Puerto Rico Warns of More Defaults After Missing May Paymentby , , and
Governor says island can't afford to meet July obligations
General obligation default would likely trigger lawsuits
Governor Alejandro Garcia Padilla warned that Puerto Rico bond investors face a cascade of defaults starting in July unless Congress passes legislation that facilitates a restructuring of the commonwealth’s debt.
The exhortation made Monday in San Juan came a day after Garcia Padilla announced a moratorium on the payment of $400 million in Government Development Bank debt that matured Sunday. The governor said he was choosing to focus on providing essential services as the commonwealth’s financial crisis worsens, rather then to pay creditors. The default is the biggest yet by the island.
The missed payment opens the door to larger and more consequential defaults on general-obligation bonds, which are protected by the island’s constitution. Puerto Rico and its agencies owe $2 billion on July 1, including $805 million in GOs. It also could affect slow-moving efforts by U.S. lawmakers to resolve the biggest crisis ever in the municipal bond market.
“The really bigger deadline is the one the market’s more worried about, the July 1 payment,” Peter Hayes, who oversees $110 billion of state and local debt as the head of BlackRock Inc.’s muni group, said during an interview on Bloomberg Television. The May 1 payment “has been widely expected, generally known.”
After announcing the default, the GDB said it reached a tentative agreement with a group of hedge funds who hold $900 million of its debt under which creditors would accept a potential haircut, leaving them 47 cents on the dollar of the face value of their original securities. The parties agreed to keep discussions out of court while they continue to negotiate. It reached a similar agreement Friday with credit unions holding about $33 million in debt.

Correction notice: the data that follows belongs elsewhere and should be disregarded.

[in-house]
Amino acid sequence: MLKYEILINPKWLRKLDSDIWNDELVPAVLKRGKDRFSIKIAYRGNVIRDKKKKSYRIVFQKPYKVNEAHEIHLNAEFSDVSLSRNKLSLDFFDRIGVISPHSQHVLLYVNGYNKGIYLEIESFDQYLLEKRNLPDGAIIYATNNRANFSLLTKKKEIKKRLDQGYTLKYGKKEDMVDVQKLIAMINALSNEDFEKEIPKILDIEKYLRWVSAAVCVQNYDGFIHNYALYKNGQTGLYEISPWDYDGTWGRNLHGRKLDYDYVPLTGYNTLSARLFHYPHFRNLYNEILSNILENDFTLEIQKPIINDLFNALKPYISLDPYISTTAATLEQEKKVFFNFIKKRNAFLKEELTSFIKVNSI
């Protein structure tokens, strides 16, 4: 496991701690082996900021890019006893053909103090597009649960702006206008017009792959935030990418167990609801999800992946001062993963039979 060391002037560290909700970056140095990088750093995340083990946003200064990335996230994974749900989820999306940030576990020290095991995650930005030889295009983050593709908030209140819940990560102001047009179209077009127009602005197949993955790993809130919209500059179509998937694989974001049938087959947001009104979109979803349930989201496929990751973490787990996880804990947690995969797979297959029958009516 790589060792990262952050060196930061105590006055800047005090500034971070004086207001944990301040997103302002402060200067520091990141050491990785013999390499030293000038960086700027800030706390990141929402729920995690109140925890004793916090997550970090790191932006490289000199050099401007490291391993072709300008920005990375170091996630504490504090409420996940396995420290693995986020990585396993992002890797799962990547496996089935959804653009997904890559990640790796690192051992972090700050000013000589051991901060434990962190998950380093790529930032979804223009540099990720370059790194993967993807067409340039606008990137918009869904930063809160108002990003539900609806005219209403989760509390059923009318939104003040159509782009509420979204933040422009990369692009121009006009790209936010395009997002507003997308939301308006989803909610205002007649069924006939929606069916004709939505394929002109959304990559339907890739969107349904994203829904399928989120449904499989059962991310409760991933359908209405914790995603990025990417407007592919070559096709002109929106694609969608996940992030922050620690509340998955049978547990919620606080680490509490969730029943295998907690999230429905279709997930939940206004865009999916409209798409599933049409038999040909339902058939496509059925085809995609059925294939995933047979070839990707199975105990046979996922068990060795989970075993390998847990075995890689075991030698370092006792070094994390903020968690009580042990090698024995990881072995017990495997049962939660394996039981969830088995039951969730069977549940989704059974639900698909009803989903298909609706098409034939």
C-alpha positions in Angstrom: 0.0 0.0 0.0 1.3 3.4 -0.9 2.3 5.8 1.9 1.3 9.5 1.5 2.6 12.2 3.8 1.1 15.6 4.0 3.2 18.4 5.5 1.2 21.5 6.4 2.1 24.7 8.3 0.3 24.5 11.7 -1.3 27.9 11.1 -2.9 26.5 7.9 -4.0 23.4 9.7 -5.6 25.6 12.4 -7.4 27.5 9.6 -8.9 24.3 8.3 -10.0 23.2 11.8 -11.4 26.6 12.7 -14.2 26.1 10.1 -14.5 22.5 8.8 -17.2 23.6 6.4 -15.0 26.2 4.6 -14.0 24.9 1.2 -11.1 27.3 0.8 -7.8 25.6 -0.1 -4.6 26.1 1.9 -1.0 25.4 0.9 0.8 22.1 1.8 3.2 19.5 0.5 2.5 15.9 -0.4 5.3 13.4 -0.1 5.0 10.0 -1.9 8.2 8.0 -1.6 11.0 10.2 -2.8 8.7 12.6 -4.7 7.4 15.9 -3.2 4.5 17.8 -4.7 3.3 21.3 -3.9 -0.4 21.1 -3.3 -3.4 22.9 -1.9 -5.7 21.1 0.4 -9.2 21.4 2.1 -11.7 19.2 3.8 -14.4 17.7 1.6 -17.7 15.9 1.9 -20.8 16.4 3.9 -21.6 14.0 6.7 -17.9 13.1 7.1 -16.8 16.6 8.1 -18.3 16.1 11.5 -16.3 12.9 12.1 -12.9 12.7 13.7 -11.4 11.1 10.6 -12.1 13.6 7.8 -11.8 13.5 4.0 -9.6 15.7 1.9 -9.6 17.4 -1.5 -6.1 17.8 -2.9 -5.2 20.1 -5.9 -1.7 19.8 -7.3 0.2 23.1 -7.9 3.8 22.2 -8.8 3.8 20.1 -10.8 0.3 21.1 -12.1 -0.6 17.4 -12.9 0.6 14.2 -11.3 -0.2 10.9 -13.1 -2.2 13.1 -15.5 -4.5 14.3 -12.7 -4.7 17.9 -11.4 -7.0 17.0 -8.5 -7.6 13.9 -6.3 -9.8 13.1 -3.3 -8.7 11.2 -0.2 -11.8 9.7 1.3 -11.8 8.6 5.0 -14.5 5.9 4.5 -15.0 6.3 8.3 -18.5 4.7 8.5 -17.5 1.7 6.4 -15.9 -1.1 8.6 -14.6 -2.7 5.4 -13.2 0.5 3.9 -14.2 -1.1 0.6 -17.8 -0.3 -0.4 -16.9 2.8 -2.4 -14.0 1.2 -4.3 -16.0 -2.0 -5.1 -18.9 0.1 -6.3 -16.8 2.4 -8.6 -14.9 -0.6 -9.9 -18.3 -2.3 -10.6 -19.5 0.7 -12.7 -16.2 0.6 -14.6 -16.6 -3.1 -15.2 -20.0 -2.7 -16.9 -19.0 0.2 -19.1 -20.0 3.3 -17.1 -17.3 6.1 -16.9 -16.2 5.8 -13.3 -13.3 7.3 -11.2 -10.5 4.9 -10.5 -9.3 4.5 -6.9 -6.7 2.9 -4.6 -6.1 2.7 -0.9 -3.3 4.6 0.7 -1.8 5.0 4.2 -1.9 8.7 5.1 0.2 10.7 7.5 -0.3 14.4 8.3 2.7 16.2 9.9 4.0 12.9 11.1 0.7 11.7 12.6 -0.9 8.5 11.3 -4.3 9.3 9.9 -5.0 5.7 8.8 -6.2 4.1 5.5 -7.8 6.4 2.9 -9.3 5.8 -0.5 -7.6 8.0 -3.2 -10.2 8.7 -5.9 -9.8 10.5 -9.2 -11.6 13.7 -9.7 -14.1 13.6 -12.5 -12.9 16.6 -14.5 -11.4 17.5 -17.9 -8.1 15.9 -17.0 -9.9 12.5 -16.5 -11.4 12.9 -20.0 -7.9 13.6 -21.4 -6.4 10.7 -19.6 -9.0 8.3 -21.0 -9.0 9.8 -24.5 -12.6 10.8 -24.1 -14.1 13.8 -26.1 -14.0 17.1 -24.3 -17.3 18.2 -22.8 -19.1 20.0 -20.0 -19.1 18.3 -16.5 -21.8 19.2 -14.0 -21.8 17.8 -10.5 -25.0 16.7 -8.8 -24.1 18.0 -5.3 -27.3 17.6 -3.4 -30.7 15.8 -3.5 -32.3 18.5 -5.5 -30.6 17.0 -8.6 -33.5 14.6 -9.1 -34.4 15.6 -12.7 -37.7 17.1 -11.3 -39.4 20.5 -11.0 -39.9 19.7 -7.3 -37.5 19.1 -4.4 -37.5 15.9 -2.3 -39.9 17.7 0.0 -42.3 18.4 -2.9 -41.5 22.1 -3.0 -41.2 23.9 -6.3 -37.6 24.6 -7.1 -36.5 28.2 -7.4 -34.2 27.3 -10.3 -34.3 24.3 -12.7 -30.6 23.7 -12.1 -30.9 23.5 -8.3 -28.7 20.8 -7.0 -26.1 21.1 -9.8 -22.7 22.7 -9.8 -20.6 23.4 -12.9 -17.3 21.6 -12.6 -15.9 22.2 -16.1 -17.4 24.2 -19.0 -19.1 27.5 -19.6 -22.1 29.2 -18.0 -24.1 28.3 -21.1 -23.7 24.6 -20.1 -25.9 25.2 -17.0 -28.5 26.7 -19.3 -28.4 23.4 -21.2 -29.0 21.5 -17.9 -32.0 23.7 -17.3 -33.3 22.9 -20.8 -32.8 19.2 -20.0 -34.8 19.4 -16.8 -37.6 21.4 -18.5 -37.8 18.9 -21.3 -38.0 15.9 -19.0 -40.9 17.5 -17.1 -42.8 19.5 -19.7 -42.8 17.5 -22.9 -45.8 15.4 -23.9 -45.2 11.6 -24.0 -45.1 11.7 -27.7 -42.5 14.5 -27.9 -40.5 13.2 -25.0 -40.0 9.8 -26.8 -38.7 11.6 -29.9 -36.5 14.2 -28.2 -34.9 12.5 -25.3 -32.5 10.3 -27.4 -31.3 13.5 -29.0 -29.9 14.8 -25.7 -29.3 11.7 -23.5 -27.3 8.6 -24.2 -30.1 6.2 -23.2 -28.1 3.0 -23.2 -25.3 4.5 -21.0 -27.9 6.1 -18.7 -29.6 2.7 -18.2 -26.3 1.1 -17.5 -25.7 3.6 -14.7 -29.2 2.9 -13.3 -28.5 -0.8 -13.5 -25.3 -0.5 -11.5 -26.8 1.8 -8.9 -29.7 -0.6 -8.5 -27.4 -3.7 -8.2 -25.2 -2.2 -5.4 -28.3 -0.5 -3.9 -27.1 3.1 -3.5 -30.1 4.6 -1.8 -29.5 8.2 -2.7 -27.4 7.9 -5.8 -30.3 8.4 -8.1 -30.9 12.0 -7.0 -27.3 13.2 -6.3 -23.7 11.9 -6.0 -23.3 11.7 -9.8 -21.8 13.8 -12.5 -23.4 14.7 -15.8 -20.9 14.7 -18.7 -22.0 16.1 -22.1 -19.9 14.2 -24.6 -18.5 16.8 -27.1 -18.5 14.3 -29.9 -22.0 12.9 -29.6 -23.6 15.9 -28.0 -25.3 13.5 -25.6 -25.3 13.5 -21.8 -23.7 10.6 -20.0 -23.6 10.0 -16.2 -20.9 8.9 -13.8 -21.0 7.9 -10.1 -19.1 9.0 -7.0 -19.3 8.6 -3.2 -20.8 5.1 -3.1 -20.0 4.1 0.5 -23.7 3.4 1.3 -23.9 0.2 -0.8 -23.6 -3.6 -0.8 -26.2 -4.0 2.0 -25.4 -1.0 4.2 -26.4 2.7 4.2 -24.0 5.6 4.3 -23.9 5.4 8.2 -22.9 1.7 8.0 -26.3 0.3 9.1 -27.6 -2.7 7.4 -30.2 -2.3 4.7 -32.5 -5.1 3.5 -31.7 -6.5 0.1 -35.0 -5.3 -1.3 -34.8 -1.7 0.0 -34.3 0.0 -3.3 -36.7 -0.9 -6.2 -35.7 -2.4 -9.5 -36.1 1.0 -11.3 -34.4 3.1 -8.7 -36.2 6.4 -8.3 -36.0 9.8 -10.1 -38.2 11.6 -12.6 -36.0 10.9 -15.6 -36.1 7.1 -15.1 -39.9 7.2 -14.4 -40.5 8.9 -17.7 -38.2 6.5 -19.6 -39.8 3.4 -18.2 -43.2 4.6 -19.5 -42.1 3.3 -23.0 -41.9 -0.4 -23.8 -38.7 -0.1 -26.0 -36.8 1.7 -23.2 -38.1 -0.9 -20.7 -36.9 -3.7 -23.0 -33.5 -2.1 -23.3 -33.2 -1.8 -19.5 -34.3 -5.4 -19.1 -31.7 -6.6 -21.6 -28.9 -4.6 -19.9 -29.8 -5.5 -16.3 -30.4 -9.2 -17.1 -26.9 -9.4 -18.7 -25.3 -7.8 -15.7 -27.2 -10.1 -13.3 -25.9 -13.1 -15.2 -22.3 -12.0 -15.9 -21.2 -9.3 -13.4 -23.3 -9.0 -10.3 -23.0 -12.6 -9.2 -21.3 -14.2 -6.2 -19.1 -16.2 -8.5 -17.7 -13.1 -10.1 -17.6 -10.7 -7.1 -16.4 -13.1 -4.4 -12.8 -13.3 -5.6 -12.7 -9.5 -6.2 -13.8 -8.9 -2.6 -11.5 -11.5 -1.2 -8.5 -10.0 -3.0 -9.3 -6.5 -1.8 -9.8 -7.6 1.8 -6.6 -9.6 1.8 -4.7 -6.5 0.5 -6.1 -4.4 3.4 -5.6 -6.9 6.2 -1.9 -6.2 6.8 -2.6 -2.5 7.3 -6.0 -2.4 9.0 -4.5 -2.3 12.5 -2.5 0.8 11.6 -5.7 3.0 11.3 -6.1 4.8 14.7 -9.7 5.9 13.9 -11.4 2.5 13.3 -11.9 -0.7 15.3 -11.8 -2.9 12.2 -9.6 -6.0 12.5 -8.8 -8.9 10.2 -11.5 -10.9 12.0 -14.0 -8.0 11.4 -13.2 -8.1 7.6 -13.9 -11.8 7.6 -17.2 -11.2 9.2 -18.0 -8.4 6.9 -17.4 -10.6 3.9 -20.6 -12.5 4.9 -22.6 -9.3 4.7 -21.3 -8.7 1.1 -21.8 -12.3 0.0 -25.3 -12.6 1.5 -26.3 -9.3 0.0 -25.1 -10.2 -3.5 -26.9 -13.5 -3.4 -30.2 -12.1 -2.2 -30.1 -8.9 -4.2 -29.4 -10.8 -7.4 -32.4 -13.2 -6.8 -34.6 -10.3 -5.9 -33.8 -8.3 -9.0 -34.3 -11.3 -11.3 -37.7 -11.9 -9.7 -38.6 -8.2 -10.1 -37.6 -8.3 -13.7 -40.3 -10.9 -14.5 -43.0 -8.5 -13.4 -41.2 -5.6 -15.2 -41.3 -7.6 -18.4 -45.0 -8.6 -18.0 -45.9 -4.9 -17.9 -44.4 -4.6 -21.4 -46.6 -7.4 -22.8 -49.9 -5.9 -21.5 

Even with the debt-deferral agreements, credit-rating companies said a default was inevitable. Moody’s Investors Service analysts said last week that any non-payment, even if creditors agree to it, constitutes a default in their eyes. S&P Global Ratings said a distressed debt exchange or temporarily withholding interest is synonymous to default.
A default on the general-obligation bonds would be the first by a state-level borrower since Arkansas missed payments on its debt in 1933. That would likely trigger a restructuring of the commonwealth’s $13 billion of general obligations, which would be the largest-ever in the tax-exempt market.
Not everyone is convinced it will reach that point. Daniel Hanson, an analyst at Height Securities, wrote in a note that April tax collections may show that Puerto Rico is taking in enough revenue to be able to meet its July payments. The island’s Treasury Department will release April collections next week.
Even so, the non-payment by the GDB alone will push the amount of outstanding munis in default up by 44 percent, to $23.6 billion from $16.4 billion, according to a tally from Municipal Market Analytics. That would make 0.64 percent of the $3.7 trillion market in default, up from 0.44 percent.